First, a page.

As with Paul’s “little children,” so with me. As I wait for Jesus, I am anything but passive. I labor to give birth to Christ in my heart and my life. I strive to carry him forth into the world. To do so, I must change and grow, as I did during my physical pregnancy; I must become nearly unrecognizable to myself. Unlike the nation of Israel in the passages from Isaiah, I do not labor in vain; I know the child whom I expect. But it is still a lengthy and exhausting travail. If my labor for my daughter was a blizzard, bearing Jesus is a storm of even greater magnitude. It is a mile-wide tornado that sweeps through my life of would-be complacency and destroys all that I have before setting me down, none too gingerly, to begin anew. To birth a savior is daily to endure this storm. No wonder Paul says that I groan.
I could not brave this storm if the one for whom I labor did not first labor for me. Jesus must be not only the firstborn among many sons and daughters, as Paul writes later in the passage from Romans quoted above. He also must precede them as a mother. Peter, one of the disciples who heard himself compared to a birthing woman, evidently considered his own pangs to be in imitation of Jesus. Following the descent of the Holy Spirit, Peter preached about the supremacy of Christ, proclaiming, “God raised him up, having loosed the birth pangs of death, because it was not possible for him to be held by it” (Acts 2:24). I quote from a translation by Margaret Hammer, who argues that the word “pain” or “pangs” used in most versions is more accurately rendered “birth pangs” (Hammer 1994, 64). The meaning of the verse does not change with this translation. Instead, its sense is heightened. Through his labor on the cross, Jesus opened the dark and narrow passage to life. Acting as a midwife, God delivered him—loosed his pangs—so that the womb opened and the world could be born anew.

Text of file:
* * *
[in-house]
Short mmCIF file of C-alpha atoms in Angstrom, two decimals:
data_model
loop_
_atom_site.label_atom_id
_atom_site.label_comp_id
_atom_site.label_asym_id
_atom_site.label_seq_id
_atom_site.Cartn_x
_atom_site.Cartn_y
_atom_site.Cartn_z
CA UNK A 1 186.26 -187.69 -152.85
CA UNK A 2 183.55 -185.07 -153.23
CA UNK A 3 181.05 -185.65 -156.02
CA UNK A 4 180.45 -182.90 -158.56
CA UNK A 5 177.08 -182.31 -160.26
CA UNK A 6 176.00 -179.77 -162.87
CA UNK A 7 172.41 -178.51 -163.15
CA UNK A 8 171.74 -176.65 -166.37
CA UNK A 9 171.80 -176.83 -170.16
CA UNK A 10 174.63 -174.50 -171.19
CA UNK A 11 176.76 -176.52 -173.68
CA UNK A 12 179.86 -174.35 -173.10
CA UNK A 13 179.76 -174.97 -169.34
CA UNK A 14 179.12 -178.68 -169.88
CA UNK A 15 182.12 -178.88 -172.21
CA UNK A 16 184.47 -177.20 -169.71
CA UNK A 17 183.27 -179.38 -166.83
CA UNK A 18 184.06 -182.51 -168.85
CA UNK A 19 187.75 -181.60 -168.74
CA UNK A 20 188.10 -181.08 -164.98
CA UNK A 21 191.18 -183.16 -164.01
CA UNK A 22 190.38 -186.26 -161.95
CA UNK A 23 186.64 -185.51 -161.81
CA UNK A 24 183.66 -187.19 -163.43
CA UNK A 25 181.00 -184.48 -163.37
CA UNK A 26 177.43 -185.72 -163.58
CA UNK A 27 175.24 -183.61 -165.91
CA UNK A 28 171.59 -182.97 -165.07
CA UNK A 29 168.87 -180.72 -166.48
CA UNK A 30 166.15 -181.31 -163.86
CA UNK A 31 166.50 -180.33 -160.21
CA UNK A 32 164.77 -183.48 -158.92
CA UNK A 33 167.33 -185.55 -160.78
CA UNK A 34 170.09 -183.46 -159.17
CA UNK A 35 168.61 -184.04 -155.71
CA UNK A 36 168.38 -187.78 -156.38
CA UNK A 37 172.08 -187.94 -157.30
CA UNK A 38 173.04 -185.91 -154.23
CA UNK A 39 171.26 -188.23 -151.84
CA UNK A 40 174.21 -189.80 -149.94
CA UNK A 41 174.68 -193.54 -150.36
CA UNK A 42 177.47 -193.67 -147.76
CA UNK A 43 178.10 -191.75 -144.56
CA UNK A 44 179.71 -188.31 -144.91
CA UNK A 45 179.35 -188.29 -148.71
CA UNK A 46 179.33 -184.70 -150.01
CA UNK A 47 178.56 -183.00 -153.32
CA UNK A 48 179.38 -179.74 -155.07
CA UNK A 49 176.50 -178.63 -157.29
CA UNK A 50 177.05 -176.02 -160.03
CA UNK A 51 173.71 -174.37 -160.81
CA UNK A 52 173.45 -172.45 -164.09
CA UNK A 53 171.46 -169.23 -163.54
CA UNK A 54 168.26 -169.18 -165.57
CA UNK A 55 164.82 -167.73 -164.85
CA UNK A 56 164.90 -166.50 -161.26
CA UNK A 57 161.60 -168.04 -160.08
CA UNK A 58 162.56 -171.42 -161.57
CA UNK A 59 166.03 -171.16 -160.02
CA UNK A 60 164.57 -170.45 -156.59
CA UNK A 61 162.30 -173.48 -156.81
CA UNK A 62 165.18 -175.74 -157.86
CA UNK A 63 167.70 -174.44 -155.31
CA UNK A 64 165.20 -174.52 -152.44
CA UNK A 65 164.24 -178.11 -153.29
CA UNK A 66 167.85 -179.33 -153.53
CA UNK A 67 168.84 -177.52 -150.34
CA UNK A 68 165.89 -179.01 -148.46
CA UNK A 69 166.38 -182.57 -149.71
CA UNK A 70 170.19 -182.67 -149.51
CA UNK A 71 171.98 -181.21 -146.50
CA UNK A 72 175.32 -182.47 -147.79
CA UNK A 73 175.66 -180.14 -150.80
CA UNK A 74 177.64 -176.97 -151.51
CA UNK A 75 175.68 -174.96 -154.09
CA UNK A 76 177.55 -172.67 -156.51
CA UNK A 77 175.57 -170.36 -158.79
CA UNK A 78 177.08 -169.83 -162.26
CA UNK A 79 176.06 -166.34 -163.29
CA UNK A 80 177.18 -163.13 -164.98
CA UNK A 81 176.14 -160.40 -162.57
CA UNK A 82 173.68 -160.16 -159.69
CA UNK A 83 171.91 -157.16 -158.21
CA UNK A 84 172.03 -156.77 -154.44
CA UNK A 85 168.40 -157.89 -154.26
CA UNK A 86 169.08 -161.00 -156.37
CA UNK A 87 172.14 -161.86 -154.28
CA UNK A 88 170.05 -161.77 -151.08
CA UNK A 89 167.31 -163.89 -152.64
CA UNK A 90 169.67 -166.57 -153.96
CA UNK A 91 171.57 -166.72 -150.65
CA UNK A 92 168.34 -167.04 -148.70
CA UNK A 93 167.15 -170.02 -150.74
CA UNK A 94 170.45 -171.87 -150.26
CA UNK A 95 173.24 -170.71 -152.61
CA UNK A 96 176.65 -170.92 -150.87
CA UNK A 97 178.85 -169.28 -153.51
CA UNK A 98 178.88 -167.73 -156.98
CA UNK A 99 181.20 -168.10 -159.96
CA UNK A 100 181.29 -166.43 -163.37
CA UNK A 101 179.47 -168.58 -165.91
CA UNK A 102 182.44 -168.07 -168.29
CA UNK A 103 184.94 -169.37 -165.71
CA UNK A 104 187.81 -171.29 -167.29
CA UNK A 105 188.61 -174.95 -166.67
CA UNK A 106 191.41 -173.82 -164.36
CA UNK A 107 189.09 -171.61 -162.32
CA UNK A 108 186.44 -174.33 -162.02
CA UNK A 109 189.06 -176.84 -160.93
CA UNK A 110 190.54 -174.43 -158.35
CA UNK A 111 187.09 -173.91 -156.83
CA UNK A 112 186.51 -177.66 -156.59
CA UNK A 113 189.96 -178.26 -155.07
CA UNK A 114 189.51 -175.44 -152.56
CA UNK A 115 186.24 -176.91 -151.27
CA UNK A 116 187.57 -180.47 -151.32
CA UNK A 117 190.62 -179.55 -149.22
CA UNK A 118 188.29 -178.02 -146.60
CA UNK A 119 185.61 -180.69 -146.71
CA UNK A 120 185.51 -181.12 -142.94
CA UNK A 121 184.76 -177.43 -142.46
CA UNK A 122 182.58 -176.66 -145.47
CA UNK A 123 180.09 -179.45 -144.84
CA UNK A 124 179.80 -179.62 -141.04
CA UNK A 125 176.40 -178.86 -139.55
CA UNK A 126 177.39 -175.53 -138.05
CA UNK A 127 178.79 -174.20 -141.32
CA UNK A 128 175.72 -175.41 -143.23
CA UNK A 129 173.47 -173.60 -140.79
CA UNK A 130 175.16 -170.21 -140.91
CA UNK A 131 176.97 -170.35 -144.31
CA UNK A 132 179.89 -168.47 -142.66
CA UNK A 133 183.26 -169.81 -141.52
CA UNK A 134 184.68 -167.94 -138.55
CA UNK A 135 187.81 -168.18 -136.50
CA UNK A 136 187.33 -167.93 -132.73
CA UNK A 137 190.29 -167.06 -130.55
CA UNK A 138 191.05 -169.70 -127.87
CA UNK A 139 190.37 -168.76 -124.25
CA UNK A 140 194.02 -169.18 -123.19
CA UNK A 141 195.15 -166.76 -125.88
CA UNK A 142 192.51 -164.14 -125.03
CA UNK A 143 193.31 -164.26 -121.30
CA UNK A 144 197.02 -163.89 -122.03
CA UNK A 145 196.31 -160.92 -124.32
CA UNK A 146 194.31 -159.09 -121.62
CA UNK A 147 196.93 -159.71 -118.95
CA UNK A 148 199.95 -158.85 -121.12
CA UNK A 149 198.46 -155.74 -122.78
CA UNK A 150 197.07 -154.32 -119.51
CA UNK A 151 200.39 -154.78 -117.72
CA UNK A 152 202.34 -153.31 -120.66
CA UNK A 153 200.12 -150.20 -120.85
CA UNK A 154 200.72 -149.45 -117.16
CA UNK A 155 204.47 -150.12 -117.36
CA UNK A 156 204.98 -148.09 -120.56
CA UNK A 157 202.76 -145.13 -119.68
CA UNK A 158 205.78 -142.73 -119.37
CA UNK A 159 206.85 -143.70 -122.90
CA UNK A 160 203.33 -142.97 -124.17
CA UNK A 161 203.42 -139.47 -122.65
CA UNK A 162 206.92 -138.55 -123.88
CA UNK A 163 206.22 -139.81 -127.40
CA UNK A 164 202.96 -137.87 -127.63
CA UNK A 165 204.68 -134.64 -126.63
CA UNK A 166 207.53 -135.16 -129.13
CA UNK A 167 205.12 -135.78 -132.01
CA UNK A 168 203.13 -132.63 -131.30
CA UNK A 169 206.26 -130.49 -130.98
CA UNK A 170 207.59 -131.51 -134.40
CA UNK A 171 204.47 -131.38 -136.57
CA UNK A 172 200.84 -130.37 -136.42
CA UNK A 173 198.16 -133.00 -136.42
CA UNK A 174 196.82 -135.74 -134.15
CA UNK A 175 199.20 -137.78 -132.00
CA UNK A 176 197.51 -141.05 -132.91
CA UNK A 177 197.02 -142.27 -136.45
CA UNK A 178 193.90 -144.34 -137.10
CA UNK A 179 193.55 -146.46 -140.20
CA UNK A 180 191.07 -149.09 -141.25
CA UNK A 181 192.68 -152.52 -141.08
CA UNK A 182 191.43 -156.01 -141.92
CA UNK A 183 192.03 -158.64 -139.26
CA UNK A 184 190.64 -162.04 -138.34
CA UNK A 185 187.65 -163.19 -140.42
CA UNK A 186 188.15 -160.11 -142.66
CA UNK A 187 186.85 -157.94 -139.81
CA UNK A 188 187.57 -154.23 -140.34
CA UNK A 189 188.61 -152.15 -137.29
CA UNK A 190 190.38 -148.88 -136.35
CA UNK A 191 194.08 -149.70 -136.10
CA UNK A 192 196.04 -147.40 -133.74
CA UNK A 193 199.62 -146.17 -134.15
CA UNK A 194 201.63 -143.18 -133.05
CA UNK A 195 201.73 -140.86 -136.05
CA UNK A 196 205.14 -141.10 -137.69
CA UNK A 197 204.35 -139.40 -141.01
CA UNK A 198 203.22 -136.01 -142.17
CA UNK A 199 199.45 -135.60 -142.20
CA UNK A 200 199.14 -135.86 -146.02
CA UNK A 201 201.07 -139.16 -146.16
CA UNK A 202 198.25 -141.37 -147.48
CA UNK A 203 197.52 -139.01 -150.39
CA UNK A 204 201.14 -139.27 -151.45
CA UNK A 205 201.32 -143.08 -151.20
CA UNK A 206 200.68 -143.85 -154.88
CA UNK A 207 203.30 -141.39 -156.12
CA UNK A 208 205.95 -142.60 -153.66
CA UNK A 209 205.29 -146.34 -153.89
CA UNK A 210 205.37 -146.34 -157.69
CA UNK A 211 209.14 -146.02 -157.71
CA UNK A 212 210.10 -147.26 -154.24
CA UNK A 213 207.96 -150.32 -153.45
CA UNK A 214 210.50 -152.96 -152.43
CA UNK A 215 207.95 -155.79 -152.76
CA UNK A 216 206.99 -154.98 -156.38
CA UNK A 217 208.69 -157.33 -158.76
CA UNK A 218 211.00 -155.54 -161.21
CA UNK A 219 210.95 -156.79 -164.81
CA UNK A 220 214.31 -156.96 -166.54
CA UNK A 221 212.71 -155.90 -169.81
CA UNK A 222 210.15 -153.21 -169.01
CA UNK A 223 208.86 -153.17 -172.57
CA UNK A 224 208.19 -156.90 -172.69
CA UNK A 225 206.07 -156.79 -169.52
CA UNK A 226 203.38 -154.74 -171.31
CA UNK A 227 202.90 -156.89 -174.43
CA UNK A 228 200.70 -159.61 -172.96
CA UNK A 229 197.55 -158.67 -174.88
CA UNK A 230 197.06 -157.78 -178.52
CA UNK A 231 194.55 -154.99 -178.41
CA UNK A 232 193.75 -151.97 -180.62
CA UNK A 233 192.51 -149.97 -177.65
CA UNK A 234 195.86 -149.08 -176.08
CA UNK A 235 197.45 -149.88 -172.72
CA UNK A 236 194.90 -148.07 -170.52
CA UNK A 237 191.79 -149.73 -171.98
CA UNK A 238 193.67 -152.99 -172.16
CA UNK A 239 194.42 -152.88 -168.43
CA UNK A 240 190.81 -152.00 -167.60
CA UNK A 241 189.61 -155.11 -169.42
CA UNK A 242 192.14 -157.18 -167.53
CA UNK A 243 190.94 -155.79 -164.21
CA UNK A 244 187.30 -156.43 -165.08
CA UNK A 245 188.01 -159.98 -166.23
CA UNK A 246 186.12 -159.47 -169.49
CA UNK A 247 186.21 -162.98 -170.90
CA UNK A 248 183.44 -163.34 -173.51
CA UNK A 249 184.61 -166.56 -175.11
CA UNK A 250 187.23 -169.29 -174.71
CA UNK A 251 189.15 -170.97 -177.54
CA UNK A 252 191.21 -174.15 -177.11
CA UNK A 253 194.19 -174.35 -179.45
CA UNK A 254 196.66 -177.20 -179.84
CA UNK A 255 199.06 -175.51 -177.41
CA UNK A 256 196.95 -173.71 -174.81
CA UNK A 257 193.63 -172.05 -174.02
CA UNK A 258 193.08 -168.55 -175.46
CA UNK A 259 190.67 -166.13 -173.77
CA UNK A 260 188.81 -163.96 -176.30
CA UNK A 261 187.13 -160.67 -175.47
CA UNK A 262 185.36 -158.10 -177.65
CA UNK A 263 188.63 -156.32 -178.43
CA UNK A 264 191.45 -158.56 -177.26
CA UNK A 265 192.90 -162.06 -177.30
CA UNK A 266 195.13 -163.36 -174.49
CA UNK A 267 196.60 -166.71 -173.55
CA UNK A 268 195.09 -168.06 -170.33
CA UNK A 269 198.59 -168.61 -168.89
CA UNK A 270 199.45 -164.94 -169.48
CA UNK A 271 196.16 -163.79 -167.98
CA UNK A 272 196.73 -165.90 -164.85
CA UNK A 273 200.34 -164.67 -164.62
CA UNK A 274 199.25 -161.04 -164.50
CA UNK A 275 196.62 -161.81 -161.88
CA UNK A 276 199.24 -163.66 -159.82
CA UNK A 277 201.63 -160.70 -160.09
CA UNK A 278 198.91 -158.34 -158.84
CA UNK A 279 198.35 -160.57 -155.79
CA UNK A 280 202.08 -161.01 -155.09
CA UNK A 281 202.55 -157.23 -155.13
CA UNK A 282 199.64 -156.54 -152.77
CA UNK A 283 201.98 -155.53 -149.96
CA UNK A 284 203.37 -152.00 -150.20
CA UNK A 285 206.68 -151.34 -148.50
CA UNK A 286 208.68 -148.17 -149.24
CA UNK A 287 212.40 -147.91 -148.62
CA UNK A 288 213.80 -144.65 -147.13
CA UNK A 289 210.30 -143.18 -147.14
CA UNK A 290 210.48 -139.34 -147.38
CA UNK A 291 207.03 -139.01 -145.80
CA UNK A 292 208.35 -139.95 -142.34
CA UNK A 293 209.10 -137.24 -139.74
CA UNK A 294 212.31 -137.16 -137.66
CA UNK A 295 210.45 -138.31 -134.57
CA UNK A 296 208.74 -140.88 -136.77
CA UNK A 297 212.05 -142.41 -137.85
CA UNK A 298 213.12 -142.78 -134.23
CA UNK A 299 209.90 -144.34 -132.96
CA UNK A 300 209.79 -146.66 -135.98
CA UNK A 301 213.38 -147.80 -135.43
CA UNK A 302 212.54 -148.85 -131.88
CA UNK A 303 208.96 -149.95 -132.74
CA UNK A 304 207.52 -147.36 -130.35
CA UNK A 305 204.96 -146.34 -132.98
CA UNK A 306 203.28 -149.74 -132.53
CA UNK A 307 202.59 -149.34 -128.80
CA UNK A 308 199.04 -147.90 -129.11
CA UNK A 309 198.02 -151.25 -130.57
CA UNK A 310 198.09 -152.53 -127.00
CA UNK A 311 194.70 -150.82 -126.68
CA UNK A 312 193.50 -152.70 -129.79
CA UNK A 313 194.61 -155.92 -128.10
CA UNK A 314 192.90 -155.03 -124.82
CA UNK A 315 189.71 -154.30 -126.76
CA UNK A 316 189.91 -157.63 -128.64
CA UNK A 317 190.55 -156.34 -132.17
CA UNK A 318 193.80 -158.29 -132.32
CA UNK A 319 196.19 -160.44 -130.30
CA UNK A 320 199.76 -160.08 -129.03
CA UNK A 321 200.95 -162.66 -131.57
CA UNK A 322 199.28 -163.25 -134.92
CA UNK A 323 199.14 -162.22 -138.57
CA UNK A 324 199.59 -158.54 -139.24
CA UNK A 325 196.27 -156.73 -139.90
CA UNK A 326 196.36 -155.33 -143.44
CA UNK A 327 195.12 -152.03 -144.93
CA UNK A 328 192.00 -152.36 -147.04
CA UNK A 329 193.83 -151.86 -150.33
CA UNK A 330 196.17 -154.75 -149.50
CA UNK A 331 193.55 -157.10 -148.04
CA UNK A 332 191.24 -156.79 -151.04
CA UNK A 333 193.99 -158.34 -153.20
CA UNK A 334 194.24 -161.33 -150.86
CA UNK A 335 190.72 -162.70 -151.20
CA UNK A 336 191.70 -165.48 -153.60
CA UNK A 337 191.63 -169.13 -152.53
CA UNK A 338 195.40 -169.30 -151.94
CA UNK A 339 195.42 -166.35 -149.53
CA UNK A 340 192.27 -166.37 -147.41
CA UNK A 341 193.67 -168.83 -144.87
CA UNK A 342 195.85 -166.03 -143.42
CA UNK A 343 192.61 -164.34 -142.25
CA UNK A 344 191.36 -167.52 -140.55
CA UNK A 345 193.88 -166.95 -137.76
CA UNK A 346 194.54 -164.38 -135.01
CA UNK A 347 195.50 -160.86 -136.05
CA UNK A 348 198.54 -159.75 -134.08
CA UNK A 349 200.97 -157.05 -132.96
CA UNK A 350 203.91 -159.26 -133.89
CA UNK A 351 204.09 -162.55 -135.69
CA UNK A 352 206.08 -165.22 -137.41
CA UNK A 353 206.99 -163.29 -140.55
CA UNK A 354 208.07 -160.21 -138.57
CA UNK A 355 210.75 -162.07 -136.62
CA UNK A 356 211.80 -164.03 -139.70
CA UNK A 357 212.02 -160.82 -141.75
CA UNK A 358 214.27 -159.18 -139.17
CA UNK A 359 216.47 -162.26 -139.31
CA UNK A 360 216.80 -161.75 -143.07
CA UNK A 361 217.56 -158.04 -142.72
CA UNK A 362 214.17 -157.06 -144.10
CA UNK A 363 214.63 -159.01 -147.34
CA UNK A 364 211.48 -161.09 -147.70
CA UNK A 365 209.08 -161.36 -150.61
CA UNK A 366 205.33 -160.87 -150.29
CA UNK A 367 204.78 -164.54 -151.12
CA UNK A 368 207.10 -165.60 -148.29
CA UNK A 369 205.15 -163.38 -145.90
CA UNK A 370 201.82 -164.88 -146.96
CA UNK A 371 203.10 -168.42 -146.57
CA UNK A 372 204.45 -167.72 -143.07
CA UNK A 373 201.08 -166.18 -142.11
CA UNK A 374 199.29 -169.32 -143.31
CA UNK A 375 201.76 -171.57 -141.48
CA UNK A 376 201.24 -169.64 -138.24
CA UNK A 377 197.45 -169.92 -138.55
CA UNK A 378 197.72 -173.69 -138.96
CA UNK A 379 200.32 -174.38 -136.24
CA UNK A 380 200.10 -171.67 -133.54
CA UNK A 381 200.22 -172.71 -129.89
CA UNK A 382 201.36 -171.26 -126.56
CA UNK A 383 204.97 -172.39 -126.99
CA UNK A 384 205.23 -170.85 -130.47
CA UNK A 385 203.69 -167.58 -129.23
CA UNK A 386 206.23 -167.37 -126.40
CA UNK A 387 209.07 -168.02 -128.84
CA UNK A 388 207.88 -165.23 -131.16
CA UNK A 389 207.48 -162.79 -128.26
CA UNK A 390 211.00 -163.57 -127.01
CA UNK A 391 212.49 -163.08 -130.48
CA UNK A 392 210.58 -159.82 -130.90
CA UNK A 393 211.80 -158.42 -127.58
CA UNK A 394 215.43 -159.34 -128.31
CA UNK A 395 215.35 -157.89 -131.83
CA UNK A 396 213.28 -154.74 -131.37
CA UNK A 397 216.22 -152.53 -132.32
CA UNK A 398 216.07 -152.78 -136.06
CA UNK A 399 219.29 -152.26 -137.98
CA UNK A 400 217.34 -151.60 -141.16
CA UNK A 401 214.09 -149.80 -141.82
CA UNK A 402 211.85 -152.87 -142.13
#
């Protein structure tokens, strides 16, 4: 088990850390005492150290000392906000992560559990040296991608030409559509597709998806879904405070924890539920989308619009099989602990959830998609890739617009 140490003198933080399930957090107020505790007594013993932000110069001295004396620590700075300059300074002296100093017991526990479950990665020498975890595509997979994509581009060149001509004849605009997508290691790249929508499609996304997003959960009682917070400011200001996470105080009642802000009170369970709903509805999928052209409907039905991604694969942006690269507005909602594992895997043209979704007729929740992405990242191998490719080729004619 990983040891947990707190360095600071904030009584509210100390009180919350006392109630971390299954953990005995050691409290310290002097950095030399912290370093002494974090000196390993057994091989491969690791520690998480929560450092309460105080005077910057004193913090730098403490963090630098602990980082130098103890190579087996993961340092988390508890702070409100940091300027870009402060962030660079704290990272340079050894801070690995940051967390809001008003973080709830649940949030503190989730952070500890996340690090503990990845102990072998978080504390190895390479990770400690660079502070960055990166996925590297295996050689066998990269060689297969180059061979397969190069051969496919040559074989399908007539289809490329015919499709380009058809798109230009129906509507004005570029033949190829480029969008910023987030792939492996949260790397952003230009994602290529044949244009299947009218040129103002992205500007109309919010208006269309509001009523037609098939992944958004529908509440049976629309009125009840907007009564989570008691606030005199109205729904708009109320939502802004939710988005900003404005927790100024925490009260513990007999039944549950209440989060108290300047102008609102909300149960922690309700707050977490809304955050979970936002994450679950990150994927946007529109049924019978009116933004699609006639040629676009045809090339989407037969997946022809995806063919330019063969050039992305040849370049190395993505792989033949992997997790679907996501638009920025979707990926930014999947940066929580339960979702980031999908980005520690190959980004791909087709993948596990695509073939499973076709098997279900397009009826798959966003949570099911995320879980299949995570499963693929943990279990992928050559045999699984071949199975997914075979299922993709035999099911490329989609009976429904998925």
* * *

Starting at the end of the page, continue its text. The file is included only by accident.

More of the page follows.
When we think of birth in connection with Jesus, we usually turn to the familiar nativity passages in the Gospel of Luke, the ones that tell of the coming of an infant savior. Peter’s sermon, however, suggests that Jesus himself is a birthing mother. This idea became rich fodder for the devotional writings of medieval theologians and mystics, who liked to reflect on Jesus’ birth story. Their work helps us to visualize the cross as a bed of labor. The eleventh-century bishop and theologian Anselm of Canterbury, for example, wrote a “Prayer to St. Paul,” in which he approaches Paul as an intercessor and, drawing on the passage in Galatians mentioned above, calls him an affectionate mother “in labour for her sons.” He sees Paul’s motherhood as an echo of Jesus’ own:
Lord, you are a mother;
for both they who are in labour
and they who are brought forth
are accepted by you.
You have died more than they, that they may labour to bear.
It is by your death that they have been born,for if you had not been in labour,
you could not have borne death;
and if you had not died, you would not have brought forth.
For, longing to bear sons into life,
you tasted of death,